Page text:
Devices for lung isolation used by anesthesiologists with limited thoracic experience - Comparison of double-lumen endotracheal tube, Univent (R) torque control blocker, and Arndt wire-guided endobronchial Blocker (R)
ABSTRACT Lung isolation is accomplished with a double-lumen tube or a bronchial blocker. Previous studies comparing lung isolation methods were performed by experienced anesthesiologists in thoracic anesthesia. Therefore, the results of these studies may not be relevant to the anesthesiologist with limited experience. This study compared the success rates of lung isolation devices among anesthesiologists with limited experience in thoracic anesthesia.
A prospective, randomized trial was designed to determine the success and time required for proper placement of the left-sided double-lumen tube (n = 22), the Univent tube (Vitaid Ltd., Lewiston, NY; n = 22), and the Arndt Blocker (Cook Critical Care, Bloomington, IN; n = 22). Anesthesiologists with less than two lung isolation cases per month were included (faculty n = 17 and senior residents n = 11). Variables recorded included (1) successful placement (as determined by an independent observer), (2) time of placement, and (3) the number of times the fiberoptic bronchoscope was used.
Participants failed to place or position their assigned device in 25 of 66 patients (failure was 39% among faculty and 36% among senior residents). The failure rate did not differ among the three devices (P = 0.65). The median (25th-75th percentile) times to complete the placement procedures were as follows: (1) double-lumen tube: 6.1 min (4.6-9.5 min), (2) Univent tube: 6.7 min (4.9-8.8 min), and (3) Arndt Blocker: 8.6 min (5.8-17.5 min) (P = 0.45 comparing all devices). After device malposition was identified, it took 1 min or less for the investigating anesthesiologist to achieve optimal position.
Anesthesiologists with limited experience in thoracic anesthesia frequently fail to successfully place lung isolation devices. Rapid successful device placement by an experienced anesthesiologist excluded any contribution of uniquely difficult anatomy. The nature of the malpositions suggests that the most critical factor in successful placement was the anesthesiologist's knowledge of endoscopic bronchial anatomy.
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ABSTRACT: Background: One lung ventilation (OLV) is a technique routinely used in thoracic anesthesia to facilitate thoracic surgery. Double‑lumen tubes (DLT) remain the most popular and reliable choice for one lung ventilation especially in adult patients though use in Nigeria is limited. This study aimed to describe the experience in our institution with the use of double‑lumen tubes for one lung ventilation. Materials and Methods: This was a retrospective cross‑sectional study conducted on all patients who had double‑lumen tube intubations for one lung ventilation between March 2008 and Feb 2013. Results: A total of 55 patients (27 males and 28 females, with a mean age of 39.6 ± 15.7 years) had left double‑lumen tube intubations during the period. There were 30 left‑sided (54.5%) and 25 right‑sided (45.5%) surgical procedures performed. Tube position was verified by flexible bronchoscopy in 50 patients (91.9%) and by chest auscultation in 5 patients (9.1%) with satisfactory collapse in all but one of the procedures. The major surgical indications for one lung ventilation were Video‑assisted Thoracic Surgery (VATS) in 22 patients (40%) and Heller’s cardiomyotomy in 17 (30.9%). There were no mortalities and all patients had a complete recovery with no sequelae attributable to double‑lumen tube use or one lung ventilation. Conclusions: One lung ventilation is an integral component of modern anesthetic practice. It can be safely practiced in Nigeria with appropriate equipment and expertise. The use of DLT for OLV to enhance thoracic anesthetic practice should be encouraged in other Nigerian institutions.Nigerian journal of clinical practice 03/2015; 18(2):227-30. DOI:10.4103/1119-3077.151048 · 0.41 Impact Factor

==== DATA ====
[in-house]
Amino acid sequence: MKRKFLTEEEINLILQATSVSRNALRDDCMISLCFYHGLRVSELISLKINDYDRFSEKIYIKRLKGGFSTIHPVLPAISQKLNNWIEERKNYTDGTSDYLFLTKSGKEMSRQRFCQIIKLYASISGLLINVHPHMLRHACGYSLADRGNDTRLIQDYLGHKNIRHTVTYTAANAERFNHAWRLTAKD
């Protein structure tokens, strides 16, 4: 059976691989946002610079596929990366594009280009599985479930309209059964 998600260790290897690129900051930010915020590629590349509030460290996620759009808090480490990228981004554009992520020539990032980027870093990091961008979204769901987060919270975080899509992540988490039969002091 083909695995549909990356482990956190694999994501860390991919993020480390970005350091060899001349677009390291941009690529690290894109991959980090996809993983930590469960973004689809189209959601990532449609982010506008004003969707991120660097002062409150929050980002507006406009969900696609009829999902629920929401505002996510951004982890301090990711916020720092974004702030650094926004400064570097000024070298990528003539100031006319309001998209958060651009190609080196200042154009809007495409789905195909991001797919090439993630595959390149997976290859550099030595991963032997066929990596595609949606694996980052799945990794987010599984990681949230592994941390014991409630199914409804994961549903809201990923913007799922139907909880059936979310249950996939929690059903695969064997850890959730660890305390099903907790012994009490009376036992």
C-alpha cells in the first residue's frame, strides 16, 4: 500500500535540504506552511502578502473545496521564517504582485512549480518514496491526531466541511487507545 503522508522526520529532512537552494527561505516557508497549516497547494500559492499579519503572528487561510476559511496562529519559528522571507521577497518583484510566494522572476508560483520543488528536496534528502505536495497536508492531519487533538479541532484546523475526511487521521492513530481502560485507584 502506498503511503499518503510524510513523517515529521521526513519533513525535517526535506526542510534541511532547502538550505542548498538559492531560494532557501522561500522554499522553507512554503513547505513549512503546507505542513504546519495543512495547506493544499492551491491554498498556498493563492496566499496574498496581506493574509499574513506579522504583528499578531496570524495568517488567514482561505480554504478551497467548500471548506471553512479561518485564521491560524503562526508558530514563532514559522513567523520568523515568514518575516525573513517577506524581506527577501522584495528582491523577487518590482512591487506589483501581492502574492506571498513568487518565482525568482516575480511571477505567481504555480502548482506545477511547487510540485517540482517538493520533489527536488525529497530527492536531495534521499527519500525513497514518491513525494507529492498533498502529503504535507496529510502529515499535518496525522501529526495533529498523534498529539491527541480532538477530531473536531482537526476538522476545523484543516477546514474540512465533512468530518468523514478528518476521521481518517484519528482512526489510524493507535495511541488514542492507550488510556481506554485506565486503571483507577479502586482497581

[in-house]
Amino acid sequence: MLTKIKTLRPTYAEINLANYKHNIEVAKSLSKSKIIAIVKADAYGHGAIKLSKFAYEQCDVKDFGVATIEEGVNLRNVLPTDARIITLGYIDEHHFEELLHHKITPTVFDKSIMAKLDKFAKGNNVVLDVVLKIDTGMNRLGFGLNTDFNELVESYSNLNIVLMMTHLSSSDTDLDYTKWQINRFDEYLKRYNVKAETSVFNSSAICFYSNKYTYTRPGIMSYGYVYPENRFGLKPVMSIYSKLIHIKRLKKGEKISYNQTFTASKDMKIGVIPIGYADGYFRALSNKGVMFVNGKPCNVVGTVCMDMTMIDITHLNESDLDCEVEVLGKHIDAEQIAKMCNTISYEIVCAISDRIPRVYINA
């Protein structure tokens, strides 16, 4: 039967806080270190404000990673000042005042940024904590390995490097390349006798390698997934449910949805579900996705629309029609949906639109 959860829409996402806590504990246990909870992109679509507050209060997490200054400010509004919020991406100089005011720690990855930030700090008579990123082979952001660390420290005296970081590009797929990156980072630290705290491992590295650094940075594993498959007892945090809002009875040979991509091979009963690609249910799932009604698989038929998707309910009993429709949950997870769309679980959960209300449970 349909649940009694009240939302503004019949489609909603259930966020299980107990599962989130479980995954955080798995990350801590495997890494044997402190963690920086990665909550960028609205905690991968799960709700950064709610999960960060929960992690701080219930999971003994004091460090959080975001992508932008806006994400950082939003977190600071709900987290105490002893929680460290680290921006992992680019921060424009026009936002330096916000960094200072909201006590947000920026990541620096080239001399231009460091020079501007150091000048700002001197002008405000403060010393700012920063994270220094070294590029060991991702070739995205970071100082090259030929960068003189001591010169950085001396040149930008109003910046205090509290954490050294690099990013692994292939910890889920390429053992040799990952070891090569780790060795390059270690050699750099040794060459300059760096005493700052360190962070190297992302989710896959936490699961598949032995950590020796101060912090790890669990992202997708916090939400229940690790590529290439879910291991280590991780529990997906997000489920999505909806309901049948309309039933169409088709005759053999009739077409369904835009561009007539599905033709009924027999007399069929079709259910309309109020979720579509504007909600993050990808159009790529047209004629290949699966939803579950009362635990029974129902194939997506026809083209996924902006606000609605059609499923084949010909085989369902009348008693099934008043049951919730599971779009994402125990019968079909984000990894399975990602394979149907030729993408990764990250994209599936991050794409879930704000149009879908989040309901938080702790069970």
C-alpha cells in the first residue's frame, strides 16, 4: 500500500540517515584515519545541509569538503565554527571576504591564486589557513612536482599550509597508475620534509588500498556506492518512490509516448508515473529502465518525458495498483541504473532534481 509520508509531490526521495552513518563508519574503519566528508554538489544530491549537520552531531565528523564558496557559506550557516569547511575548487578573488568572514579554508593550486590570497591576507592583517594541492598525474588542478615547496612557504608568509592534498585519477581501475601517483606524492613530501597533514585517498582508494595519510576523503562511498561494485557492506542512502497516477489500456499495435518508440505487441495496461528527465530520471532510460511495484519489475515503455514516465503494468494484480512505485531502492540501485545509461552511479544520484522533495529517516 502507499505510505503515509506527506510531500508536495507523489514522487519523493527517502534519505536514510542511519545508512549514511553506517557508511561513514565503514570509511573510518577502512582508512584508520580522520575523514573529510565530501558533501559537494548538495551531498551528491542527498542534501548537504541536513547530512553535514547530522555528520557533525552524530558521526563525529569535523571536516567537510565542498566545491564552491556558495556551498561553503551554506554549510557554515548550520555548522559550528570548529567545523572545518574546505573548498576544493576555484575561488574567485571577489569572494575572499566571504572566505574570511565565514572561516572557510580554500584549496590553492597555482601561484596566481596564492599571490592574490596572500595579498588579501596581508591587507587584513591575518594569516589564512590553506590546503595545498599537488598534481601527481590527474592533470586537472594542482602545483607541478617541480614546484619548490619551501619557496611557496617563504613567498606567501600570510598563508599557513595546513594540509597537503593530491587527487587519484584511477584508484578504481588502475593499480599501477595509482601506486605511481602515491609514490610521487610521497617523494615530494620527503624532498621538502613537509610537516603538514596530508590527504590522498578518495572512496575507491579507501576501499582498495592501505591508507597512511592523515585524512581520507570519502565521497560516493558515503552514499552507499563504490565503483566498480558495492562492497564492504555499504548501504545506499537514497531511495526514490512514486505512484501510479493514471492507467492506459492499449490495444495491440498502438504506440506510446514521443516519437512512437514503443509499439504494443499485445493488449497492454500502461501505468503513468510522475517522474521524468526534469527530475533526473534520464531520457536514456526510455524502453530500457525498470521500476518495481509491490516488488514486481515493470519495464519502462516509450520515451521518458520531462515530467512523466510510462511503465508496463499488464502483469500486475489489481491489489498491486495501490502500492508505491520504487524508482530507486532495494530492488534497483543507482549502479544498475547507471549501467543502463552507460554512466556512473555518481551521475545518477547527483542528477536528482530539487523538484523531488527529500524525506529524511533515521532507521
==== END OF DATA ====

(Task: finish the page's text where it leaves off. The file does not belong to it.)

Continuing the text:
Journal of Cardiothoracic and Vascular Anesthesia 08/2014; 28(4):873-876. DOI:10.1053/j.jvca.2014.04.002 · 1.48 Impact Factor
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ABSTRACT: The objective of this study was to evaluate whether the use of a video double-lumen tube reduced the need for fiberoptic bronchoscopy for (1) verification of initial tube placement and for (2) reverification of correct placement after repositioning for thoracotomy. A single-center retrospective study. Thoracic surgery in a medical university hospital. After institutional review board approval, 29 patients who underwent thoracic surgical procedures using video double-lumen tubes were included in the final retrospective analysis. For 27 (93.2%) patients, the use of fiberoptic bronchoscopy was not needed either for initial placement or for verification of correct video double-lumen tube placement upon final positioning of the patient. However, for two patients, fiberoptic bronchoscopy was needed: for (1) one patient with severe left mainstem bronchus distortion as a result of a large left upper lobe tumor, and (2) a second patient with secretions that were difficult to clear. This study demonstrates that the video double-lumen tube requires significantly less (6.8%) fiberoptic use for both initial placement and verification of final position, in stark contrast to standard practice in which bronchoscopy is always used to verify final positioning of the double-lumen tube. As opposed to intermittent bronchoscopy, the continuous visualization offered by an embedded camera may confer an added measure of safety.Journal of cardiothoracic and vascular anesthesia 03/2014; 28(4). DOI:10.1053/j.jvca.2013.11.011 · 1.48 Impact Factor